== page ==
here we are, after all of these days and months of walking we find ourselves on the verge of crossing the columbia river and moving into the final stretch of this wandering journey through the cascade mountains of western washington. gradually, thoughtfully we move through changing landscapes and seasons, the sunlight fading, nights colder, wind with a bite and golden clear fall air surrounding us.
we pushed through northern california, hundreds of wildfires throughout the region and breathing in smoke-haze sky. through dry arid lands and and coniferous stands, weaving around mt. shasta, appearing and disappearing behind smoke blankets in the distance. slowly, daily feeling the change to the more temperate climate of the pacific northwest, dropping into deep ravines and finding the familiar species, tall old incense cedar rising through the mist, thick cracked-bark douglas fir groves, yew trees, moss-draped big leaf maple, sword and maidenhair ferns tucked into the shadows beside cool clear creeks.
near the california/oregon border i pulled up with an ankle injury, a strained tendon that was enough that i wasn't able to put weight on it. we hobbled to the next road crossing to find a fire crew sitting in preparation for the next call. after an attempt at walking on we turned back to catch a ride with a story-filled helicopter repairman. two days later we tried walking again and realized that my foot was going to need some rest. just over a week later we found ourselves in ashland, or with a lighter pack (sans guitar), clad with a new ankle brace, and 140 miles north of where we had gotten off trail (saving ourselves some october hiking). we spent a day with some hiker friends and then set off into the dry afternoon to begin walking again. the time lapse was evident all around us, wildflowers spent and crumbling in the heat, ripe patches of thimble and huckleberries, the days noticeably shorter, even new aches and pains and a seeming loss of our trail legs. within a few days they were back as was the methodical pace of walking and the forest...a slower reality than our high flying days in town and at eugene's indian lunch buffet.
traveling through serena's home region of western oregon, we stepped through the grasslands and forests of the cascade-siskiyou monument. awaking in the dark waning moon night there to the piercing howl scream of a cougar close by. adrenaline rushing and listening intently as it called out many times through the darkness. we spent the majority of two days passing through this landscape where the great basin and cascade and siskiyou mountain ranges meet, a patchwork of private and public lands, not yet funded enough to form a complete monument. days later we watched and listened as the red rising sun climbed over the mountains above crater lake, mats of clouds sailing overhead, incredibly blue marine water interacting with gusting winds and shifting patterns unfolding across the surface. swimming in lakes, rivers, and cold rains, a front moving through and wind driving snow specks as we crossed under the three sisters volcanoes, looking up to the rounded red peak of south sister before she was enveloped by clouds. thick forests, lake basins, renegade survivalist mosquito bands somehow braving the cold, big-berried bear scat, and the massive volcanic cascade mountains. along with this another familiar mark of the northwest, tracts and tracts of clear-cuts, old and new, walking through some active logging operations even, shrill machinery grinding and great old cedars and firs with spray paint markings of doom. we've scratched through these patches of choked brush and even-aged young spindling stands scarring the mountainsides from the trinity region up into oregon national forest and bureau of land management lands.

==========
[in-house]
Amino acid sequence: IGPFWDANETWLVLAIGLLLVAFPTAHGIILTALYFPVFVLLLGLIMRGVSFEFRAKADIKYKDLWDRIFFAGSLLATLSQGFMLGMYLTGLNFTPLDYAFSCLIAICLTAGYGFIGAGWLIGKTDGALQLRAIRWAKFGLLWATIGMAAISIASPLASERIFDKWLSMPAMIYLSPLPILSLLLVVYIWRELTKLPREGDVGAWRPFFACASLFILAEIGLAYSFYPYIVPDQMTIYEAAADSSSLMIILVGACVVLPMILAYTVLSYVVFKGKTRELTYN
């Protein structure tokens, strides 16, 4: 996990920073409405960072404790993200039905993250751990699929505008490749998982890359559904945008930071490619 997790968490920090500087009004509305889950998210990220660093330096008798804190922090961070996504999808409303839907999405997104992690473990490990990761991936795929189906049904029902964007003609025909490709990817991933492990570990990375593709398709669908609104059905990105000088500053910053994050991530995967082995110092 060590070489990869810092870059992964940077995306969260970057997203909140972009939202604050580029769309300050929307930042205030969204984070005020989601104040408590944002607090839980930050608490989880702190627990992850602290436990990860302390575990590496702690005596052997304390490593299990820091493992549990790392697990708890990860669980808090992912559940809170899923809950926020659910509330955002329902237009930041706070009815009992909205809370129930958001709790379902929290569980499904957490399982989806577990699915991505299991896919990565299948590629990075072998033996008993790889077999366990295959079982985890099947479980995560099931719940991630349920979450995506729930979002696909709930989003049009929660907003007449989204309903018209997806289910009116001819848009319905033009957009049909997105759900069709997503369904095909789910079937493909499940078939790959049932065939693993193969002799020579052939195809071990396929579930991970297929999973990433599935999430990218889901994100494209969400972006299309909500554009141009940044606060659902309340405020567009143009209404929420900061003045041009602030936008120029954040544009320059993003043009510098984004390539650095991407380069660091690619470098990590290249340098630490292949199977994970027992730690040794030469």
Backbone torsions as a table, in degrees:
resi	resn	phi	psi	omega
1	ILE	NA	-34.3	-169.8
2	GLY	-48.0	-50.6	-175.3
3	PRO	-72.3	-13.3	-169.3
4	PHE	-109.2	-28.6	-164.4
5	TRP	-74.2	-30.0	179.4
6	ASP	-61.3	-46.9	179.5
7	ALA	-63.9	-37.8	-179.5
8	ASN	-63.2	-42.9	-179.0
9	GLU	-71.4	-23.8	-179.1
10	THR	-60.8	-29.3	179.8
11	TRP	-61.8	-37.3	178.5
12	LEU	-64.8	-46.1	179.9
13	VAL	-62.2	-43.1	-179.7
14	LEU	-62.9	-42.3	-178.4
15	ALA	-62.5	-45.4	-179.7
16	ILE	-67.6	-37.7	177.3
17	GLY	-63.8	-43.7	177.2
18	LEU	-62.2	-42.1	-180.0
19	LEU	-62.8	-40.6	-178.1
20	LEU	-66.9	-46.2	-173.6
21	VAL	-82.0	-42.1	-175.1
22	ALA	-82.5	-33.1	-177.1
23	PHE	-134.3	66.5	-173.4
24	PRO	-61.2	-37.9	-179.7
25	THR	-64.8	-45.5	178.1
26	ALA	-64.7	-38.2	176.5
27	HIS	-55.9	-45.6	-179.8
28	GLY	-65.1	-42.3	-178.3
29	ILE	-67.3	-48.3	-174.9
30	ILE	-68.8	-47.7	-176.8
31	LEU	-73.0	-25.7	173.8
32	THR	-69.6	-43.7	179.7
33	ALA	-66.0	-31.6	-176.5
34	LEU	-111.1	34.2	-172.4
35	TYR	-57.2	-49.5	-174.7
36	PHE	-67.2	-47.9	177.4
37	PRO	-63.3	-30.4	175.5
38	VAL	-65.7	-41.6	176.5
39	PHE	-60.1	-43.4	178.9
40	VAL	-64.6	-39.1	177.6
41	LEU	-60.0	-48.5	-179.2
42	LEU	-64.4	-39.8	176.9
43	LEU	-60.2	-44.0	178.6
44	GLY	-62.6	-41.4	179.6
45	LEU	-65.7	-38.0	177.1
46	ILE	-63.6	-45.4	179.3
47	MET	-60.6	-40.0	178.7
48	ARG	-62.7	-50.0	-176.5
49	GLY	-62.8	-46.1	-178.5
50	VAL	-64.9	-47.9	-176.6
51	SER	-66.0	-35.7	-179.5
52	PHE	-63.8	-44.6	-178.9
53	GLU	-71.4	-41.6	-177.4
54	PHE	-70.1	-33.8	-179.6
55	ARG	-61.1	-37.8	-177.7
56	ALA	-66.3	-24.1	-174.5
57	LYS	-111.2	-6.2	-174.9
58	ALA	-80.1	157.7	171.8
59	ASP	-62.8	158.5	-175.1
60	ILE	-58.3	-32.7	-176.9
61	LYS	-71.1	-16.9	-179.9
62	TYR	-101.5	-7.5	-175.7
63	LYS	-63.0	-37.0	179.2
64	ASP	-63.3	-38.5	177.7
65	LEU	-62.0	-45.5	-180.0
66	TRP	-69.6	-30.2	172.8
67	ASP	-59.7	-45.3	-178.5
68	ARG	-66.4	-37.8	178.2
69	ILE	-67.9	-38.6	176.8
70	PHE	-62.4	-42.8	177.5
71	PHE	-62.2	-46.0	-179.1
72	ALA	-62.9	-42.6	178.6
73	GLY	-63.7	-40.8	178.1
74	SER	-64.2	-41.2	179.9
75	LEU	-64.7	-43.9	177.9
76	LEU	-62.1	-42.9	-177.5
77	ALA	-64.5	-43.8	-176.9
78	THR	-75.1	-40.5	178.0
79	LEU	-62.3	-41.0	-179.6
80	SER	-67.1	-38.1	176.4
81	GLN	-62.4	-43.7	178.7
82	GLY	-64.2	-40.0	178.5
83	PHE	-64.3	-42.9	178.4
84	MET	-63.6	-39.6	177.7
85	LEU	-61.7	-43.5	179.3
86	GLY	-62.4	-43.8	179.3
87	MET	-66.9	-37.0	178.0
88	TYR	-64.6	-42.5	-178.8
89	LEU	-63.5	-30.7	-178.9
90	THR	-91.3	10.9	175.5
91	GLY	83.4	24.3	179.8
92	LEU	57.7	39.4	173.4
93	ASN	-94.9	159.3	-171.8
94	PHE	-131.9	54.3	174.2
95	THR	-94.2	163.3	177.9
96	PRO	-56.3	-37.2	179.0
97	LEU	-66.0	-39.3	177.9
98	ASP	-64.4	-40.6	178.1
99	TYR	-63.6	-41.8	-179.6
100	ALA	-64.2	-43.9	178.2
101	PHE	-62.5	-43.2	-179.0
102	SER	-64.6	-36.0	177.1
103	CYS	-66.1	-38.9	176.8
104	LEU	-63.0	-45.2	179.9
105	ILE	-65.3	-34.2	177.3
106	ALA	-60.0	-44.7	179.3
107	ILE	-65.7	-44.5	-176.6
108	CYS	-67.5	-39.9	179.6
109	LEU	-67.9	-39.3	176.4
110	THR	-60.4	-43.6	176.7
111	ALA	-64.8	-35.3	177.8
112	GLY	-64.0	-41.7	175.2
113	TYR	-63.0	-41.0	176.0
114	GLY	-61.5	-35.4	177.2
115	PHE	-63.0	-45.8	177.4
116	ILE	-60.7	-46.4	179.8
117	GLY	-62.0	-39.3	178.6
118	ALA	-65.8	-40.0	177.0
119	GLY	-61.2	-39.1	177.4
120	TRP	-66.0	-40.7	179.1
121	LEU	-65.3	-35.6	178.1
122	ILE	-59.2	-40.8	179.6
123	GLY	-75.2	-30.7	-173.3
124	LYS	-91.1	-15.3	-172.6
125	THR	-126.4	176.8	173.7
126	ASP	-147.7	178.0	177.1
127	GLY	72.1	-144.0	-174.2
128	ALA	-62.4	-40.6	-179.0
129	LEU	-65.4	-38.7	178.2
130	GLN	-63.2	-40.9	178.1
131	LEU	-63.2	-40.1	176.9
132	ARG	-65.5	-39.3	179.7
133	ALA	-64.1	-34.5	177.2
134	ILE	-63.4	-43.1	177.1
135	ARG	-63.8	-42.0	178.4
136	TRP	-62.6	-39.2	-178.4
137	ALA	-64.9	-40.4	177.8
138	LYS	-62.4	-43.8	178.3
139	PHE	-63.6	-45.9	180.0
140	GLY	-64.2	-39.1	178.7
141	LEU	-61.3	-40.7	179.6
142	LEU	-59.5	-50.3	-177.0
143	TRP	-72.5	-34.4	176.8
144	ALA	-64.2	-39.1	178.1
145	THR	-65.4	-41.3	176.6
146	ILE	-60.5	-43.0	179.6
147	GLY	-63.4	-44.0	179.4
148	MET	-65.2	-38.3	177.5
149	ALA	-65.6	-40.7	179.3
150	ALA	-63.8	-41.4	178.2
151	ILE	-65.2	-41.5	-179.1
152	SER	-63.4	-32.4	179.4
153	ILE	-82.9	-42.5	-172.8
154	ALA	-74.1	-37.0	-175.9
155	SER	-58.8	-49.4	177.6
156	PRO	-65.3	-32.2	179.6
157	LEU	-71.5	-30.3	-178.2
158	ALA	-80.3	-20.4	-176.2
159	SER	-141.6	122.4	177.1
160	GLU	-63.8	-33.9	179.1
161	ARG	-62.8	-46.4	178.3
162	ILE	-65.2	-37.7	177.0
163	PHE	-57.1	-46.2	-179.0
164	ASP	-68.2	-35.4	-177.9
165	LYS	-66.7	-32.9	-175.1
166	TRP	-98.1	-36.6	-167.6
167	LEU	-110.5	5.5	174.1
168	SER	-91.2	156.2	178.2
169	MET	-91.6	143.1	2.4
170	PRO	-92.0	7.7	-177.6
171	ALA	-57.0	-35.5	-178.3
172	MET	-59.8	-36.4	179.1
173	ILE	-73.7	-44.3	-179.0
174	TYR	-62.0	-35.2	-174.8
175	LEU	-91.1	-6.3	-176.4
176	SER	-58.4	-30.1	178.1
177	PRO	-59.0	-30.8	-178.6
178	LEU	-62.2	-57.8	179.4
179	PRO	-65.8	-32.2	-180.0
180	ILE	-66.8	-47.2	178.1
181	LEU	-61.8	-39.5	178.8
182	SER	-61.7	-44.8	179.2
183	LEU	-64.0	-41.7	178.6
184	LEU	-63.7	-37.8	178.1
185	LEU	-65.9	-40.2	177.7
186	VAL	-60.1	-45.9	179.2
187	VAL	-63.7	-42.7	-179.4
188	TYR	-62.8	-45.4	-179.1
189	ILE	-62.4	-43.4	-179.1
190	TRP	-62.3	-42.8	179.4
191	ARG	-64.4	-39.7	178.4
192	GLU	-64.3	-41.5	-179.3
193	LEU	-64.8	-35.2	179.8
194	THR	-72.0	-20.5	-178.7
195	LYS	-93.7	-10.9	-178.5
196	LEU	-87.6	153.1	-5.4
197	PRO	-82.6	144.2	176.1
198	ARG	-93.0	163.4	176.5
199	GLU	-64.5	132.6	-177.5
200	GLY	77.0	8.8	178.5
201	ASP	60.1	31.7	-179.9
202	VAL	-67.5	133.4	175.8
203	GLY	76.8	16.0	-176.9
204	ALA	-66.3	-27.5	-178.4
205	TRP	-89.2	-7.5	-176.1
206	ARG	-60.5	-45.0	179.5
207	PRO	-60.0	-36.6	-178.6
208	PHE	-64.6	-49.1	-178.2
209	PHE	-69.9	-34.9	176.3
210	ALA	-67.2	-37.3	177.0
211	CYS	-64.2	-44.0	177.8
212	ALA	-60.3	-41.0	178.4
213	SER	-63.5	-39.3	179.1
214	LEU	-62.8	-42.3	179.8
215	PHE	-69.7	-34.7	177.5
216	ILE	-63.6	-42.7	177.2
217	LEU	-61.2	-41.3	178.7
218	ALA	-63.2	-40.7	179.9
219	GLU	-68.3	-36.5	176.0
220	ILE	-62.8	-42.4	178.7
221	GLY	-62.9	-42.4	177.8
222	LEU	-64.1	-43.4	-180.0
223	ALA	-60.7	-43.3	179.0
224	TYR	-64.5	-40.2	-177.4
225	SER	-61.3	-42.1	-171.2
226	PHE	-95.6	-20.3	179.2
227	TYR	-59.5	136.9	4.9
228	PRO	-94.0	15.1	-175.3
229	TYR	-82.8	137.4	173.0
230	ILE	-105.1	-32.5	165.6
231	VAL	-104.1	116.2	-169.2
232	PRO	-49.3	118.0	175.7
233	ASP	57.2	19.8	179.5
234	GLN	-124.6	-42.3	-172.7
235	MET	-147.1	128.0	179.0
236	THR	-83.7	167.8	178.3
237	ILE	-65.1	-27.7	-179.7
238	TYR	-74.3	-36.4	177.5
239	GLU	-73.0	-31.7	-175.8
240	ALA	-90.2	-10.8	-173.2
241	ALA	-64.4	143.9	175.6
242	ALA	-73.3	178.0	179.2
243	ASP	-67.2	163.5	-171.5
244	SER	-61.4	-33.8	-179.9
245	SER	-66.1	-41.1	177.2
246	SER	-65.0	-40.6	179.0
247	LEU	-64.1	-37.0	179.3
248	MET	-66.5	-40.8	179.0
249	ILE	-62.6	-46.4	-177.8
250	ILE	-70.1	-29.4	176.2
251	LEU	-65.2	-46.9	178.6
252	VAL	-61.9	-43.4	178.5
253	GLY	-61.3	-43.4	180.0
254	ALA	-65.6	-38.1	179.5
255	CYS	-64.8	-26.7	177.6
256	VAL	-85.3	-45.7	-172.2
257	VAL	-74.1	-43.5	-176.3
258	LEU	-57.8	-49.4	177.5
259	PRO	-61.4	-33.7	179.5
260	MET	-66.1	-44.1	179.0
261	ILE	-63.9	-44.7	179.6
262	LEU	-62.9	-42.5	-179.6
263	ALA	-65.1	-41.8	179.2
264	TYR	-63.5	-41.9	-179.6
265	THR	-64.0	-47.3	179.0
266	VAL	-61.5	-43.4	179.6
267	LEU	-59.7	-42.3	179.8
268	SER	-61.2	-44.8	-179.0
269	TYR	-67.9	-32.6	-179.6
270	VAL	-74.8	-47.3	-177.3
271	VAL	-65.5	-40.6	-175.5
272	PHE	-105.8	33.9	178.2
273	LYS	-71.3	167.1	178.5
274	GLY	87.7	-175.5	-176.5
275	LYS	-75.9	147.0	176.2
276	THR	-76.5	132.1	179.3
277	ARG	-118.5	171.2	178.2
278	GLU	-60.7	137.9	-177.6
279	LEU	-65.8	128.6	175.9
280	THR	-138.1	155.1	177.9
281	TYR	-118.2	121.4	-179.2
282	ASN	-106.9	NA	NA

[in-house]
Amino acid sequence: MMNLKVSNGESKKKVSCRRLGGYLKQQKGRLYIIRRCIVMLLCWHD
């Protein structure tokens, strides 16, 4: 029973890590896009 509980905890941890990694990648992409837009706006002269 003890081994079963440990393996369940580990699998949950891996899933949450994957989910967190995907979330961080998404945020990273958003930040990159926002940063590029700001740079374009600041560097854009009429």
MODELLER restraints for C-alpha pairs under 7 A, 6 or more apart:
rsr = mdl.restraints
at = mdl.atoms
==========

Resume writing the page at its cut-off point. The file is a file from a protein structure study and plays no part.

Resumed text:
and now sitting beside the rolling columbia river, as close to sea level as we'll be along this trail, preparing for the washington cascades. with the final push of our hike before us we also hope to close the walk for wildlands fundraiser with success. each of the three projects and organizations will greatly benefit from any contribution, and sponsoring our hike will help to promote the completion of the cascade siskiyou monument through the pacific forest trust, protect the pct trail corridor with the pcta, and work to guide sound policy with the cascadia ecosystem advocates. please consider sponsoring this project at www.walkforwild.org as no contribution is too small or large.
thank you to all who have read, responded, contributed, and helped us along the way! serena and i will update more photos and journals as we are able through the final days of this venture. happy falltime, peace, jeramy
Tuesday, September 9, 2008